The probability of an event is a number from 0 to 1 that measures
the chance that an event will occur. In these lessons, we will look
into experimental probability and theoretical probability.

Related Topics:

More Probability Lessons, Probability Games

Step 1: Conduct an experiment and record the number of times the event occurs and the number of times the activity is performed.

Step 2: Divide the two numbers to obtain the Experimental Probability

The Theoretical Probability of an event is the number of ways the event can occur (favorable outcomes) divided by the number of total outcomes.

The formula for theoretical probability of an event is

*Example:*

A bag contains 10 red marbles, 8 blue marbles and 2 yellow marbles. Find the experimental probability of getting a blue marble.

*Solution: *

Record the color and return the marble.

Repeat a few times (maybe 10 times).

Count the number of times a blue marble was picked (Suppose it is 6).

The experimental probability of getting a blue marble from the bag is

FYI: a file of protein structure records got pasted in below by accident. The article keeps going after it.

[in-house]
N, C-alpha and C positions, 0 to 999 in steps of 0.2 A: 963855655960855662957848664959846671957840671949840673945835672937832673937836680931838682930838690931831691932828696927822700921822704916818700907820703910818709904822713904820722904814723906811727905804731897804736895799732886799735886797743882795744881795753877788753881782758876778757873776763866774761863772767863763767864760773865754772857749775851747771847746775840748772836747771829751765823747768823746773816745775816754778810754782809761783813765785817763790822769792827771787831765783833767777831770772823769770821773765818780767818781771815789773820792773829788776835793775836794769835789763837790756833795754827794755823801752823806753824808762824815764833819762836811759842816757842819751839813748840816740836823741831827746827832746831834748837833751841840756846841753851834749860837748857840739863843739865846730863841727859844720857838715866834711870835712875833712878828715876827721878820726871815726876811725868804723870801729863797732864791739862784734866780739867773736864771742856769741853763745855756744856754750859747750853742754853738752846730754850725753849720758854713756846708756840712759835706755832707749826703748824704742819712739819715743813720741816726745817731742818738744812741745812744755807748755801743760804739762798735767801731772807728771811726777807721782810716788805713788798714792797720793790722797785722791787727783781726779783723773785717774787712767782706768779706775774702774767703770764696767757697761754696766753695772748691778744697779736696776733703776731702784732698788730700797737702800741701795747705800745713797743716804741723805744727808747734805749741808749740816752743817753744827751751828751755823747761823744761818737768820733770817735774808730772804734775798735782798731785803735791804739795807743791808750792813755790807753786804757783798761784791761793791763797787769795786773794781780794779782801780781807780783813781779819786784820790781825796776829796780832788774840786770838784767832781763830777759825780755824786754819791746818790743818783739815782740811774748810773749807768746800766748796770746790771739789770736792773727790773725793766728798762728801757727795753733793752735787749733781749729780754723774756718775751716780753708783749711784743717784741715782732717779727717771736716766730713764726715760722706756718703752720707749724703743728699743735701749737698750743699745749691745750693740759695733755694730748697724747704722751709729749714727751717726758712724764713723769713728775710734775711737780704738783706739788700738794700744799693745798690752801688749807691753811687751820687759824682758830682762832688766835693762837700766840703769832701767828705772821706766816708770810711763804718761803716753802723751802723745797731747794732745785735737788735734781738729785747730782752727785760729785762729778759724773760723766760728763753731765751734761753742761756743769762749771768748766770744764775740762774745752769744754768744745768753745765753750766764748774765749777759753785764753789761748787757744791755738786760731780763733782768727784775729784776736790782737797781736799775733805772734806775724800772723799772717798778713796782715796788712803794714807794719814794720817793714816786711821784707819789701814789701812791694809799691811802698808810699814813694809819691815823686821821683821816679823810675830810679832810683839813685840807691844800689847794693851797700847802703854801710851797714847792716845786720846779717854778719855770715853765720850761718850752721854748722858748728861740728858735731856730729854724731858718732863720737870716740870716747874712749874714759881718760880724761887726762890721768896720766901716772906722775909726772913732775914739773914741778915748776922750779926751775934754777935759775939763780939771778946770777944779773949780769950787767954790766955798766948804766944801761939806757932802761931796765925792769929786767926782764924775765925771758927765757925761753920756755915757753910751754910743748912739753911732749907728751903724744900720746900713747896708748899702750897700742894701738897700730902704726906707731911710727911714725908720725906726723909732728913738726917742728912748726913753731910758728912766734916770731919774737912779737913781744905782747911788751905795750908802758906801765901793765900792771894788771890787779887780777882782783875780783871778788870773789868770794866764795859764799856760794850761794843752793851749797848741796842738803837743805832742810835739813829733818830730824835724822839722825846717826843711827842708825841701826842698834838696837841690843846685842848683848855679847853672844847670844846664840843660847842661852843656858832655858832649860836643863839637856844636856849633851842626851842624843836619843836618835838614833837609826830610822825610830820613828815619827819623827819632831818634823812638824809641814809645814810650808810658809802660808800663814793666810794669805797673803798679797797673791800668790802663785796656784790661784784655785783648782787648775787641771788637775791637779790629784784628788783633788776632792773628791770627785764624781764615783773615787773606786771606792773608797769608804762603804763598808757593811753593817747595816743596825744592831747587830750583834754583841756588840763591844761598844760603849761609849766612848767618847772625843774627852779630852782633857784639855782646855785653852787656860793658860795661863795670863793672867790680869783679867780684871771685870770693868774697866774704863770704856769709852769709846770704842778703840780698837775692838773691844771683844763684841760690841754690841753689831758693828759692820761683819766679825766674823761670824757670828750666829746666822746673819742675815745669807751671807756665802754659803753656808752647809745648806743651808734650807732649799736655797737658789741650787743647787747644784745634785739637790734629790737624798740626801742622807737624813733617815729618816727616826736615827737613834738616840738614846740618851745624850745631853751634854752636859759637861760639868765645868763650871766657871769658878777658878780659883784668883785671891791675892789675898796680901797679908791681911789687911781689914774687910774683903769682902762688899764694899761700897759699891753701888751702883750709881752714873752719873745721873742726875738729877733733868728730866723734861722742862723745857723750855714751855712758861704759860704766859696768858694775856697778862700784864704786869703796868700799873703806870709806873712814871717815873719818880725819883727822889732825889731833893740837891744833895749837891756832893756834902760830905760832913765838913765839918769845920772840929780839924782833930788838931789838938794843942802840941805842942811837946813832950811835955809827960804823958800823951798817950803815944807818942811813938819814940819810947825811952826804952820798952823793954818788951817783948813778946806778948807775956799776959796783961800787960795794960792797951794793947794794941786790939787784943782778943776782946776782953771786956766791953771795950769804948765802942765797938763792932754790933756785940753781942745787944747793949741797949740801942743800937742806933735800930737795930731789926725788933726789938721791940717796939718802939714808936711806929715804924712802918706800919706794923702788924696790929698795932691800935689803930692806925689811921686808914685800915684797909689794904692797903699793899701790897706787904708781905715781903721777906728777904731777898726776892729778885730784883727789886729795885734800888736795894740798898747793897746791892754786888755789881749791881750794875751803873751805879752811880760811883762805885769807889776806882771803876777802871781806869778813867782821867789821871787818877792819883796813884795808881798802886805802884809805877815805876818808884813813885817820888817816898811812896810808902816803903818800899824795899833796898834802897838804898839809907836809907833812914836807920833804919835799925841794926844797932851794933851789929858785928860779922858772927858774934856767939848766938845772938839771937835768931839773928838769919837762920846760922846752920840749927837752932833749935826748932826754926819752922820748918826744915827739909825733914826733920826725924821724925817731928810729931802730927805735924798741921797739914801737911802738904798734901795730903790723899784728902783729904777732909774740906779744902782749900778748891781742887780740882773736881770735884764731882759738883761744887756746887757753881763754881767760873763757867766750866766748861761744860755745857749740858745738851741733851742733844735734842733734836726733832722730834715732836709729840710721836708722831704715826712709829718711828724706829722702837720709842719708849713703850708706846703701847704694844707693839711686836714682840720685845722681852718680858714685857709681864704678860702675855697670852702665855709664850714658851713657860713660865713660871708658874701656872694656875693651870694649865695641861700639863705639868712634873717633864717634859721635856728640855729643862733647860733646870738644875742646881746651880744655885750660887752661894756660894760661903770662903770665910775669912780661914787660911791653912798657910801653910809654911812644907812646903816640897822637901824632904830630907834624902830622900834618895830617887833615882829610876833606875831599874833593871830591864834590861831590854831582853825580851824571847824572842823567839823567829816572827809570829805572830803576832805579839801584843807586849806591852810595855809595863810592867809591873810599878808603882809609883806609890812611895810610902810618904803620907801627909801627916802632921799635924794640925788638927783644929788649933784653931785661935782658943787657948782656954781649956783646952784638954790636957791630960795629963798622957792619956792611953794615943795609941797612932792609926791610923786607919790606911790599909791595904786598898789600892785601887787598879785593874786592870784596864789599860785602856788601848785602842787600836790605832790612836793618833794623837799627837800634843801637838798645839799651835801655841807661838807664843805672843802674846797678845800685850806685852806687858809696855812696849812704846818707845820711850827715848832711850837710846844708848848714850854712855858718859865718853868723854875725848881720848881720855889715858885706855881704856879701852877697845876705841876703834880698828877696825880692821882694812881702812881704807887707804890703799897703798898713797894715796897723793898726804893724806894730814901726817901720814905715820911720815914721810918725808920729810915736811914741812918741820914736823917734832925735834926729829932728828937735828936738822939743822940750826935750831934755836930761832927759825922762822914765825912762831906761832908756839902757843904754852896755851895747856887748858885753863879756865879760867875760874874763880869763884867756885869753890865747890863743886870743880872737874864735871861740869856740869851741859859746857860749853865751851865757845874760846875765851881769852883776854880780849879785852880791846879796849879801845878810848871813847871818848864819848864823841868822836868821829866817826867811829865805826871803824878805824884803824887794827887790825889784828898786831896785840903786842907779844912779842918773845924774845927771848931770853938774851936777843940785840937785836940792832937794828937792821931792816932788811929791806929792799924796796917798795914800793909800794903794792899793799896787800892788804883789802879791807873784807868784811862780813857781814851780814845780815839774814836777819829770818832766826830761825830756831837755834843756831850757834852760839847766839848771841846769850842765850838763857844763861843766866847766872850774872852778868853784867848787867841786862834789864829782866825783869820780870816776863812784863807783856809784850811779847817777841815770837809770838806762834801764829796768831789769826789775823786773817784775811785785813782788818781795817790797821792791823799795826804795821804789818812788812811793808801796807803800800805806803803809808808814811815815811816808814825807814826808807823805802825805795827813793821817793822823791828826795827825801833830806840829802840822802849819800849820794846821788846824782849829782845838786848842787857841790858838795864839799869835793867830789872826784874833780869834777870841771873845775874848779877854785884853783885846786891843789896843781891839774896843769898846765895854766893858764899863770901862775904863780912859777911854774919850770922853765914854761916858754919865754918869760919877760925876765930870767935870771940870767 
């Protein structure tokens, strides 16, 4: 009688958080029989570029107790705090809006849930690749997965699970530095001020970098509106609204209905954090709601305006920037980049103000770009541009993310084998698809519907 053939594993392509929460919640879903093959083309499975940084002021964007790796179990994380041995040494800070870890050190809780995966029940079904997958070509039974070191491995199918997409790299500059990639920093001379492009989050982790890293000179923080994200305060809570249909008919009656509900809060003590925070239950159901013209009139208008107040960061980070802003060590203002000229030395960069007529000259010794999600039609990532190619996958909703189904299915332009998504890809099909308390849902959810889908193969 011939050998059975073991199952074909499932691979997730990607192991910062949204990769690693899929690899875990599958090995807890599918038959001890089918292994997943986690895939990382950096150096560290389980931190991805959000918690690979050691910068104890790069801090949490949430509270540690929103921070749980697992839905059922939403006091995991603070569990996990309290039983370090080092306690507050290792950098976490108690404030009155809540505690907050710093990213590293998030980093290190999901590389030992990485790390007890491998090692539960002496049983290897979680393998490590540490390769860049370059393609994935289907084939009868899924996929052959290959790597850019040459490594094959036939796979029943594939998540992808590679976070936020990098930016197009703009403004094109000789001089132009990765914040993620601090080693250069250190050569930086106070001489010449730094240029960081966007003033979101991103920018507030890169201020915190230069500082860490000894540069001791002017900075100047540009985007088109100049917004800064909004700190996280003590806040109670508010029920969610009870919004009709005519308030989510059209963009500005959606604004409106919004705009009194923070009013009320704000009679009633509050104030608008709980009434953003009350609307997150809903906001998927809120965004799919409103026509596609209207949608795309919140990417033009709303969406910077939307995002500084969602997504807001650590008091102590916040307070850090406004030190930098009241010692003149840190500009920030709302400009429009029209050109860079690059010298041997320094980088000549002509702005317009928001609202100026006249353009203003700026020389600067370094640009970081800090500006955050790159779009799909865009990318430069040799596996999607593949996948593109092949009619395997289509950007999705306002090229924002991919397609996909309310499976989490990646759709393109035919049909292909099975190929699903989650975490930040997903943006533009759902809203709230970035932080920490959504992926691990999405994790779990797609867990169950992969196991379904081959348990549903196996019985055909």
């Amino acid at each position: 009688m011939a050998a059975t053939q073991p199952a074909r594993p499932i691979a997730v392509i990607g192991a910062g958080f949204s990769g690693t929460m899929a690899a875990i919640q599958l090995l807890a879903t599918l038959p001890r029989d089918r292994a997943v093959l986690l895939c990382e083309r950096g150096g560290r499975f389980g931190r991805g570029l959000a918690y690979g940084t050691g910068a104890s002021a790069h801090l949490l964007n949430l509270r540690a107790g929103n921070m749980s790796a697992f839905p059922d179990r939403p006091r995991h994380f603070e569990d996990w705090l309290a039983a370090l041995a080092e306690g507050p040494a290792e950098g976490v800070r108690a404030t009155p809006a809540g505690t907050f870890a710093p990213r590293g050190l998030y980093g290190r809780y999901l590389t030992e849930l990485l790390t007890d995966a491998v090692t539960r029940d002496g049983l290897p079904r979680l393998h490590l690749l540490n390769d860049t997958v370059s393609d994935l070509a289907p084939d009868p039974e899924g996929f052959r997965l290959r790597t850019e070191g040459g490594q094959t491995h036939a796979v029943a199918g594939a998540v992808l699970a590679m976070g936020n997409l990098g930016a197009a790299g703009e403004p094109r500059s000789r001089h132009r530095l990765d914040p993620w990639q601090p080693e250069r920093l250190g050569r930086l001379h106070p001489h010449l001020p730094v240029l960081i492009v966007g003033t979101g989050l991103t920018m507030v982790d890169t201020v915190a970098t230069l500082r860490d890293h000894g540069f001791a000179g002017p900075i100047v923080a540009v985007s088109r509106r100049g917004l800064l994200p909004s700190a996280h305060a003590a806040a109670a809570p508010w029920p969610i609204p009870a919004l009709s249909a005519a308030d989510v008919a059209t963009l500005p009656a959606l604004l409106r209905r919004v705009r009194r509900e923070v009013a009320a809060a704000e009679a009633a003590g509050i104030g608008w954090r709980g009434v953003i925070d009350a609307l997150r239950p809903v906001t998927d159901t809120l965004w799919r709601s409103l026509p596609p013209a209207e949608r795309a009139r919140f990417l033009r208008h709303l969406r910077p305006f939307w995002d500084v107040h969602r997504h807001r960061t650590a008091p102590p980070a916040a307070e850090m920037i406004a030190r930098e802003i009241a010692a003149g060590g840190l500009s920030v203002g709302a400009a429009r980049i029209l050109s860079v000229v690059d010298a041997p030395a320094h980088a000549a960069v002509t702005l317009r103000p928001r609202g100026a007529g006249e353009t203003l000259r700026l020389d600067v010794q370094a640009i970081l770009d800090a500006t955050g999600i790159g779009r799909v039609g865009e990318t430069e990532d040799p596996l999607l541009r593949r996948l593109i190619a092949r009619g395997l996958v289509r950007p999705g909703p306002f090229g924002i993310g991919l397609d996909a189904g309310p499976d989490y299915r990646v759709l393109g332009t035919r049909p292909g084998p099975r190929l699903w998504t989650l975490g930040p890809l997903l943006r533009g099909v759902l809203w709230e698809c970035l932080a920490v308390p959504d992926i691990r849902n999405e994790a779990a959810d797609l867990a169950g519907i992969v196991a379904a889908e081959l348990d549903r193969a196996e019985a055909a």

How to find and use experimental probability? The following video gives another example of experimental probability.

Example: The spinner below shows 10 equally sized slices. Heather spun 50 times and got the following results.

a) From Heather's' results, compute the experimental probability of landing on yellow.

b) Assuming that the spinner is fair, compute the theoretical probability of landing in yellow.

We can also find the theoretical probability of an event.

*Example: *

A bag contains 10 red marbles, 8 blue marbles and 2 yellow marbles. Find the theoretical probability of getting a blue marble.

*Solution: *

There are 8 blue marbles. Therefore, the number of favorable outcomes = 8.

There are a total of 20 marbles. Therefore, the number of total outcomes = 20

*Example: *

Find the probability of rolling an even number when you roll a die containing the numbers 1-6. Express the probability as a fraction, decimal, ratio and percent.

*Solution: *

The possible even numbers are 2, 4, 6. Number of favorable outcomes = 3.

Total number of outcomes = 6

The probability = (fraction) = 0.5 (decimal) = 1:2 (ratio) = 50% (percent)The following video gives an example of theoretical probability.

How many times can we expect to land on each color in a spinner, if we take 16 spins? We will compare the Theoretical Probability and the Experimental Probability.

Example: A spinner is divided into eight equal sectors, numbered 1 through 8.

a) What is the probability of spinning an odd numbers?

b) What is the probability of spinning a number divisible by 4?

b) What is the probability of spinning a number less than 3?

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